Traffic Light Protocol

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The Traffic Light Protocol (TLP) is a system for classifying sensitive information created in the early 2000s by the UK Government's National Infrastructure Security Co-ordination Centre, in order to encourage greater sharing of sensitive information.[1]

The fundamental concept is for the originator to signal how widely they want their information to be circulated beyond the immediate recipient. It is designed to improve the flow of information between individuals, organizations or communities in a controlled and trusted way. It is important that everyone who handles TLP-labeled communications understands and obeys the rules of the protocol. Only then can trust be established and the benefits of information sharing realized. The TLP is based on the concept of the originator labeling information with one of four colors to indicate what further dissemination, if any, can be undertaken by the recipient. The recipient must consult the originator if wider dissemination is required.

A number of current specifications for TLP exist.

  • From ISO/IEC, as part of the Standard on Information security management for inter-sector and inter-organizational communications[2]
  • From US-CERT, which is intended to provide a publicly available simple definition[3]
  • From the Forum of Incident Response and Security Teams (FIRST), which published version 1.0 of its consolidated TLP document on August 31, 2016.[4] arising from a Special Interest Group it created to ensure that interpretations of TLP are consistent, and clear expectations exist across user communities. FIRST deprecated version 1.0 in August 2022 (though may still be used until 31 December 2022[5]), on the release of version 2.0.[6]

Summary of TLP's four colours and their meanings[edit]

There are four colors (or traffic lights):[7]

  •  RED  - personal for named recipients only
In the context of a meeting, for example, RED information is limited to those present at the meeting. The distribution of RED information will generally be via a defined list and in extreme circumstances may only be passed verbally or in person.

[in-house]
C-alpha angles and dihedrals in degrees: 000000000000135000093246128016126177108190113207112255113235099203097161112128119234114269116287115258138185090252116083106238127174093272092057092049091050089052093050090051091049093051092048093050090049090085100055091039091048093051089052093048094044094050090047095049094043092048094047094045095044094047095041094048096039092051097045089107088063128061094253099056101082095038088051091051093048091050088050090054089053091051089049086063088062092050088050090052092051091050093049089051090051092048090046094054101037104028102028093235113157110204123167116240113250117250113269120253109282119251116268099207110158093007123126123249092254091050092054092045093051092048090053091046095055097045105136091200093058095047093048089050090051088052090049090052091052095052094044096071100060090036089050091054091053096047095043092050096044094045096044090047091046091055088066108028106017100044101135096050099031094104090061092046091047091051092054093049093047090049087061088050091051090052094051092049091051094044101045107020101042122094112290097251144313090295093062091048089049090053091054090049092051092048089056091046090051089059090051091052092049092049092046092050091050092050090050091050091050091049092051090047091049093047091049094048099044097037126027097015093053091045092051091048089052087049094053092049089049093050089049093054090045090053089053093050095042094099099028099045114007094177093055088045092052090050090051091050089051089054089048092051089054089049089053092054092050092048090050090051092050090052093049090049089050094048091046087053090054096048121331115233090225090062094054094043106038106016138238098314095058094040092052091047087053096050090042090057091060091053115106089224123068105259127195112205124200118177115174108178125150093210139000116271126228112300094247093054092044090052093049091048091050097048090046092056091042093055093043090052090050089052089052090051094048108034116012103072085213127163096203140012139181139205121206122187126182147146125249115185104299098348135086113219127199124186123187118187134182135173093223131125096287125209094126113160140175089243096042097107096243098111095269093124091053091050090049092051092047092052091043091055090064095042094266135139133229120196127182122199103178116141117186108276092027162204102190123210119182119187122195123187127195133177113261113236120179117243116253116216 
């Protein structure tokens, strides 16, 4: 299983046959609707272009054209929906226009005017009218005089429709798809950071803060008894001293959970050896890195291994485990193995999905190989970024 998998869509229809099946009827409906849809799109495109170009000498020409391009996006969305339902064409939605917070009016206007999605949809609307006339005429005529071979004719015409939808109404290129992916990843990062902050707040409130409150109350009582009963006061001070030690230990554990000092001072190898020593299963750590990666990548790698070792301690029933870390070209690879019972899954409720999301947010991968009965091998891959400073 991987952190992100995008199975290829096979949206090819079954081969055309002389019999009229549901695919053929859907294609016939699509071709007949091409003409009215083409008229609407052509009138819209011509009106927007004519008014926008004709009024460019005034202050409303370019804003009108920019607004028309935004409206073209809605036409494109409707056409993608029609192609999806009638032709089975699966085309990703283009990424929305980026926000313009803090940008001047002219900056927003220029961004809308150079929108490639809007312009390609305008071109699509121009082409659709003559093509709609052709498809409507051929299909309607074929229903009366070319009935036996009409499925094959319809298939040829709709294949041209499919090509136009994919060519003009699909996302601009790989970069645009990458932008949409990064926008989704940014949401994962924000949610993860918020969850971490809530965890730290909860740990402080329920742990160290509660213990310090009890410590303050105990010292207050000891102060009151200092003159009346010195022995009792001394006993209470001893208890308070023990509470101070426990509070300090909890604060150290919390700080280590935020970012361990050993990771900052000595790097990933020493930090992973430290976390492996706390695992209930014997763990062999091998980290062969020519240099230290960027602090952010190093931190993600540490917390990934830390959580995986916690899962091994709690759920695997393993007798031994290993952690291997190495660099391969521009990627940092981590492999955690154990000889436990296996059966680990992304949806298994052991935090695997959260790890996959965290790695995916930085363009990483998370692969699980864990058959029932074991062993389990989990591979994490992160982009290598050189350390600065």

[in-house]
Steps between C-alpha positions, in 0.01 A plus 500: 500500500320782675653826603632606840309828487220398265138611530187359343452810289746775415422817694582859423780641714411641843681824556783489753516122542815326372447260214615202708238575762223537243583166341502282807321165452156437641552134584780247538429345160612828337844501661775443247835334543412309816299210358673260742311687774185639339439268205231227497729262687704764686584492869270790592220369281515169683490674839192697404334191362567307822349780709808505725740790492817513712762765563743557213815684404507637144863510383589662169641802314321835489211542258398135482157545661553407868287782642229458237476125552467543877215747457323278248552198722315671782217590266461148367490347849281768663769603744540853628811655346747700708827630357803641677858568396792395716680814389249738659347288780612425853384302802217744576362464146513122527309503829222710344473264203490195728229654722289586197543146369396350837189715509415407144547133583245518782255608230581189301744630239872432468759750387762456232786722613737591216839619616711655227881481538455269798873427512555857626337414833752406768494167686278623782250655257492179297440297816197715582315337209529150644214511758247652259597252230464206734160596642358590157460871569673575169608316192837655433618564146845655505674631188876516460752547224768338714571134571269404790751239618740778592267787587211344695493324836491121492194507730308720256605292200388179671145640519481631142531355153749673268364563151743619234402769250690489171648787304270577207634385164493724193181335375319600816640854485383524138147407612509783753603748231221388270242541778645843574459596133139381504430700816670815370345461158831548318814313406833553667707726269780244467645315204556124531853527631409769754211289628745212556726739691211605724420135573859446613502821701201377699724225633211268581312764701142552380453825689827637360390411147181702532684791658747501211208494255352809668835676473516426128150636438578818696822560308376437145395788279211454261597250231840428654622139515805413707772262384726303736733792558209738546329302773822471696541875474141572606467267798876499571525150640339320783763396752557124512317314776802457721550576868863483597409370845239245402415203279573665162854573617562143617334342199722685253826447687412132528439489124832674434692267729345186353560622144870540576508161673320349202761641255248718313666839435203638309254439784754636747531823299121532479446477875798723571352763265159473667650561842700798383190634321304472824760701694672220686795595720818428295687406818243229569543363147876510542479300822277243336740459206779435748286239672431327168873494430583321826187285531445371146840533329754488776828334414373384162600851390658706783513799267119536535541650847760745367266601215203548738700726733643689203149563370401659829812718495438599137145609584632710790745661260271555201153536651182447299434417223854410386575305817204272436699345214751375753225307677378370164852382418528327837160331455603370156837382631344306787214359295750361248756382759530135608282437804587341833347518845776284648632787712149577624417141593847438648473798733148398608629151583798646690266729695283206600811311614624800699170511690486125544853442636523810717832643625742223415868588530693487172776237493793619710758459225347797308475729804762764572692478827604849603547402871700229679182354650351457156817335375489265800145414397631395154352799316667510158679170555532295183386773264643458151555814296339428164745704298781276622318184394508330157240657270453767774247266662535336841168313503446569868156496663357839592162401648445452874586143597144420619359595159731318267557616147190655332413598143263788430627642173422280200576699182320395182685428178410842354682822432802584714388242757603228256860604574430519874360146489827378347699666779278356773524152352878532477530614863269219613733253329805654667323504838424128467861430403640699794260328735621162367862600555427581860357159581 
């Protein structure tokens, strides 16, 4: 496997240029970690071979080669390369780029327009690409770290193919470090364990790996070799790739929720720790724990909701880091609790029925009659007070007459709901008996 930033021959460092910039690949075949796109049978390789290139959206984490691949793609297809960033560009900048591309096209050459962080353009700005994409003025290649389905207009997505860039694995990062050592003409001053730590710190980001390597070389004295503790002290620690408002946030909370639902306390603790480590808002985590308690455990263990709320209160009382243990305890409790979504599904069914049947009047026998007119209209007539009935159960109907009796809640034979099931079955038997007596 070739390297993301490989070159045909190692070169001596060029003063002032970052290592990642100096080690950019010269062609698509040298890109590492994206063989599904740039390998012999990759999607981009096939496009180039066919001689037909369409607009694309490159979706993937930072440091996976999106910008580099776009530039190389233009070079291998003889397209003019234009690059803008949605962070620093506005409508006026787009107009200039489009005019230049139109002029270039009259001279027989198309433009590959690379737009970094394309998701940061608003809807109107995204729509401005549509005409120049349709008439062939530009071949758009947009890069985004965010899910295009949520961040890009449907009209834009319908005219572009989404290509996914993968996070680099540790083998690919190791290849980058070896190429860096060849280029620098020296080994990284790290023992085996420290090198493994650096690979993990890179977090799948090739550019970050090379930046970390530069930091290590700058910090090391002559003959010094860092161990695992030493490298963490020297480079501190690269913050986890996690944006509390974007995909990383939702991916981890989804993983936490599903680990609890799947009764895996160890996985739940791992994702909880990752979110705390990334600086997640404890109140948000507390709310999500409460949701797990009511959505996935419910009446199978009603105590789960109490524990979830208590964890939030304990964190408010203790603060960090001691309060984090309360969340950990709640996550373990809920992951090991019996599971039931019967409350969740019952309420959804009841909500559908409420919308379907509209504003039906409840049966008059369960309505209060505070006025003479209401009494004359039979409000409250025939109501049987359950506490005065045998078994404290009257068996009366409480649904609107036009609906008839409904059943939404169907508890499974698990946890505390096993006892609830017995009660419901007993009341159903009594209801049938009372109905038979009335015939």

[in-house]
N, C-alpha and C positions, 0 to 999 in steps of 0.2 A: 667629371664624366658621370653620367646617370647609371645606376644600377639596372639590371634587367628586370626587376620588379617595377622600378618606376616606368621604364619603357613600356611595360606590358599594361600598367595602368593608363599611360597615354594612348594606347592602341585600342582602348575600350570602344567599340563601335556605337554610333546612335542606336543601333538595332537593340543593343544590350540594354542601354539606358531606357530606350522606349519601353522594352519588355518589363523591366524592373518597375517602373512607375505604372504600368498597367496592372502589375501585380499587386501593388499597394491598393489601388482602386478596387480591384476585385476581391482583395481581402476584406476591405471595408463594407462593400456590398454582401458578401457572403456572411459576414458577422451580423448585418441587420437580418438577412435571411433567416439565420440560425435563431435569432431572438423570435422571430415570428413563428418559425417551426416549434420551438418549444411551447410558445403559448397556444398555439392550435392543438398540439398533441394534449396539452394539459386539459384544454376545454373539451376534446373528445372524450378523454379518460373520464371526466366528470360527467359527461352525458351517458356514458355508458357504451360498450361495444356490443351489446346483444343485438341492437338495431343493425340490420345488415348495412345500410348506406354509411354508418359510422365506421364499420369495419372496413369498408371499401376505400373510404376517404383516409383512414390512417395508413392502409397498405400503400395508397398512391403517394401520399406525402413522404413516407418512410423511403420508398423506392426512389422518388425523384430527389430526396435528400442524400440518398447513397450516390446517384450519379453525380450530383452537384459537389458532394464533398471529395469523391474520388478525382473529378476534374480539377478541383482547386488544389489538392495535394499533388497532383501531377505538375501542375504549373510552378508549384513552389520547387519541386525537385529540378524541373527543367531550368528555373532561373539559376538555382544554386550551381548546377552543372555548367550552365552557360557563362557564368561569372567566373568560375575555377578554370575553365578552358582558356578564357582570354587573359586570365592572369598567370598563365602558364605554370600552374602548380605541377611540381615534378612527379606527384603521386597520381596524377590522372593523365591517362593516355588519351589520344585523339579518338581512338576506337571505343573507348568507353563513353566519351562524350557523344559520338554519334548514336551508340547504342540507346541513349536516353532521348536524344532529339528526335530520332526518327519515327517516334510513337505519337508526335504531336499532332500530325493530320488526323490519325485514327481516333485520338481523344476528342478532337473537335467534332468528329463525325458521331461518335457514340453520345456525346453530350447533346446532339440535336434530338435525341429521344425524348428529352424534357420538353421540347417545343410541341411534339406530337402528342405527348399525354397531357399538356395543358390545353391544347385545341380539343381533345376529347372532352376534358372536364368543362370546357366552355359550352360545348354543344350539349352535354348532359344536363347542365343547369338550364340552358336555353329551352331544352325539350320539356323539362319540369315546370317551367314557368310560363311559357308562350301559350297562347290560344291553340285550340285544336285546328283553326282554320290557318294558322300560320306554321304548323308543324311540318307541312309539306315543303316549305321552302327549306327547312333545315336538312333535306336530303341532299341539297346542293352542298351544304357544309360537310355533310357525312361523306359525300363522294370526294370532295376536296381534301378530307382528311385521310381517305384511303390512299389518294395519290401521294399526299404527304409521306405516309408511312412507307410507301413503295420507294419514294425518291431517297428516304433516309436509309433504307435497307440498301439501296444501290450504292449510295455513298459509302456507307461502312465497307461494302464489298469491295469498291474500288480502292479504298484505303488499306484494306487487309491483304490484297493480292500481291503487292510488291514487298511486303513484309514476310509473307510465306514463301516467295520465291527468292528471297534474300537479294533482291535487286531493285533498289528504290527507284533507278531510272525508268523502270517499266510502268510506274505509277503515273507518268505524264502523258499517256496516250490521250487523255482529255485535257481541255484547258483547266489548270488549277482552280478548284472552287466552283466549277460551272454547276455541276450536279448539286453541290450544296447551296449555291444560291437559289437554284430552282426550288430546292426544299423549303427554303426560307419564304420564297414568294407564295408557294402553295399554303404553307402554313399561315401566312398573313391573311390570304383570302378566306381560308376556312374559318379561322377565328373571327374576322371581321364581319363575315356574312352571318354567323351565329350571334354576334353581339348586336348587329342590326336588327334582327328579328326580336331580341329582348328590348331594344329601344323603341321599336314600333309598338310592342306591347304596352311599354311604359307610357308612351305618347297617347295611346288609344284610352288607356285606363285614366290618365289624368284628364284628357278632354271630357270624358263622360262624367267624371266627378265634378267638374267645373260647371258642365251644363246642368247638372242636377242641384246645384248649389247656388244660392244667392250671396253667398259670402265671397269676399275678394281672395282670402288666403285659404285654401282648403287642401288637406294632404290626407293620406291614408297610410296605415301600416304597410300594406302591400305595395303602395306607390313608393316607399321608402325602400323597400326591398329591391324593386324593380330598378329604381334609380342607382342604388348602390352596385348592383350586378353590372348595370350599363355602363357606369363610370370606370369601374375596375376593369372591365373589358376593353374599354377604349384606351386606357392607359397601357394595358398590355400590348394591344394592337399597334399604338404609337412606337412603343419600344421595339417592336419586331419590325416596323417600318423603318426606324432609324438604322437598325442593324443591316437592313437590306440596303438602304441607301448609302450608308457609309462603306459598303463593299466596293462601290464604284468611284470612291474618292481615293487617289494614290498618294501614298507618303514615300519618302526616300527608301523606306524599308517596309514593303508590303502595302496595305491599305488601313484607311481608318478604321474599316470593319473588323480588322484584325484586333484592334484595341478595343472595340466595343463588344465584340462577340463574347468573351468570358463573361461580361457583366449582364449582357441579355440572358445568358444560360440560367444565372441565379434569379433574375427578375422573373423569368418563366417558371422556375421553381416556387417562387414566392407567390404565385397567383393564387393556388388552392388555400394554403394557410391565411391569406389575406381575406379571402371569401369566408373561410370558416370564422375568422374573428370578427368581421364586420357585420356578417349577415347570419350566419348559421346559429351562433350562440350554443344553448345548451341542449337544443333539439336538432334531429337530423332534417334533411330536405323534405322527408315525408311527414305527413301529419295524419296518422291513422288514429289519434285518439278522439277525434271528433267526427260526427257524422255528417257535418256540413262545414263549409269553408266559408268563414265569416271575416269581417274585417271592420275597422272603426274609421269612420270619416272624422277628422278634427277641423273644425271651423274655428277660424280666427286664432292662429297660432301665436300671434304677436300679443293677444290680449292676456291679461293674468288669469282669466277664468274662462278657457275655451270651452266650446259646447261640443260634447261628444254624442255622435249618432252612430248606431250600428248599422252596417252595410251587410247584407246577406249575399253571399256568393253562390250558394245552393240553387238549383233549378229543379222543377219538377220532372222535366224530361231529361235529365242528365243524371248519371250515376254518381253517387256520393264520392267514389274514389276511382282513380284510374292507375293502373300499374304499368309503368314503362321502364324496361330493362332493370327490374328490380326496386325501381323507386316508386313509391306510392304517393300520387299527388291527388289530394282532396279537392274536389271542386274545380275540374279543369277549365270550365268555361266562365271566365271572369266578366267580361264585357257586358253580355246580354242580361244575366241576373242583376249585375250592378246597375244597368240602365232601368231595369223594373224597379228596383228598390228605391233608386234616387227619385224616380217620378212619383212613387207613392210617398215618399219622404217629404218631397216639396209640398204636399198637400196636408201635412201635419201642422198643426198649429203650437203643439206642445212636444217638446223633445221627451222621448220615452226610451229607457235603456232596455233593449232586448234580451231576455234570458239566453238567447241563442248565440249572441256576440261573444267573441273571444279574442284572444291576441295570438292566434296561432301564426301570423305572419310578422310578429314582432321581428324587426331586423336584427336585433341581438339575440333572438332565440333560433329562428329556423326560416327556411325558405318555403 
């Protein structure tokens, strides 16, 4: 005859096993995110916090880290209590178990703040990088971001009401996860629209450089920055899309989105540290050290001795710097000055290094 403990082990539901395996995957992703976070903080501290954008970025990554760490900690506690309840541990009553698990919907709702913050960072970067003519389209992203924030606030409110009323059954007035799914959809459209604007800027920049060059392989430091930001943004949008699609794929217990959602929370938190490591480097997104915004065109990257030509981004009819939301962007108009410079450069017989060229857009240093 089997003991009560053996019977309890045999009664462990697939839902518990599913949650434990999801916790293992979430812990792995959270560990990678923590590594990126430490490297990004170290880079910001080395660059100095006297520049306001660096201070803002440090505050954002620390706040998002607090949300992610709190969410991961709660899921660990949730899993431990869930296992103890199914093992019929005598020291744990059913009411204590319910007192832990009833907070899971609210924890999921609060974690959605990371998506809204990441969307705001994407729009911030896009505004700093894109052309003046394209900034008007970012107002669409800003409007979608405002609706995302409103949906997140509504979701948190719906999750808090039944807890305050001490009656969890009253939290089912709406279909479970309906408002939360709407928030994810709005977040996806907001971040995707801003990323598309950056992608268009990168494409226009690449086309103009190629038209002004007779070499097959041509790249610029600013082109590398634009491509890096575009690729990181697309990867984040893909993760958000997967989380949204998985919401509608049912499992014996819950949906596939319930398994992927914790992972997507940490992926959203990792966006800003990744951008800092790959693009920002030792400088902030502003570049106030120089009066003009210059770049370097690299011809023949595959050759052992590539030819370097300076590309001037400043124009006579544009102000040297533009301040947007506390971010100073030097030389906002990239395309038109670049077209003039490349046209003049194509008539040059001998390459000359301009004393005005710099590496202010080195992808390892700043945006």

•  AMBER  - limited distribution
The recipient may share AMBER information with others within their organization and their clients, but only on a ‘need-to-know’ basis. The originator may be expected to specify the intended limits of that sharing.
 AMBER+STRICT , introduced in TLP version 2.0, restricts sharing to the organisation only.[8]
  •  GREEN  - community wide
Information in this category can be circulated widely within a particular community. However, the information may not be published or posted publicly on the Internet, nor released outside of the community. Note: when “community” is not defined, assume the cybersecurity/defense community.
  •  CLEAR  - unlimited formerly:  WHITE  - unlimited
Subject to standard copyright rules, CLEAR/WHITE information may be distributed freely, without restriction.

In practice, one will indicate a document's classification with the acronym "TLP", followed by a colon and classification level, for example: "TLP:RED".

See also[edit]


  1. ^ Eric Luiijf; Allard Kernkamp (March 2015). "Sharing Cyber Security Information" (PDF). Global Conference on CyberSpace 2015. Toegepast Natuurwetenschappelijk Onderzoek. Retrieved 2016-10-25.
    Don Stikvoort (11 November 2009). "ISTLP - Information Sharing Traffic Light Protocol" (PDF). Trusted Introducer. National Infrastructure Security Co-ordination Centre. Retrieved 2016-10-25.
    "Development of Policies for Protection of Critical Information Infrastructures" (PDF). Organisation for Economic Co-operation and Development. Retrieved 2015-11-19.
    "'Re: OpenSSH security advisory: cbc.adv' - MARC". Mailing list ARChive. Retrieved 2012-11-25. (alt source SecurityFocus archive entry)
  2. ^ "ISO/IEC 27010:2015 [ISO/IEC 27010:2015] | Information technology — Security techniques — Information security management for inter-sector and inter-organizational communications". International Organization for Standardization/International Electrotechnical Commission. November 2015. Retrieved 2019-12-31.
  3. ^ "Traffic Light Protocol (TLP) Definitions and Usage". United States Department of Homeland Security. Retrieved 2019-12-31.
  4. ^ "FIRST announces Traffic Light Protocol (TLP) version 1.0". Forum of Incident Response and Security Teams. Retrieved 2019-12-31.
  5. ^ "Traffic Light Protocol (TLP)". FIRST — Forum of Incident Response and Security Teams. Retrieved 2022-08-05.
  6. ^ "FIRST announces Traffic Light Protocol (TLP) version 2.0" (PDF).
  7. ^ "Traffic Light Protocol". Centre for Critical Infrastructure Protection. Archived from the original on 2013-02-05. Retrieved 2012-11-25.
  8. ^ "FIRST Traffic Light Protocol version 2.0" (PDF).

External links[edit]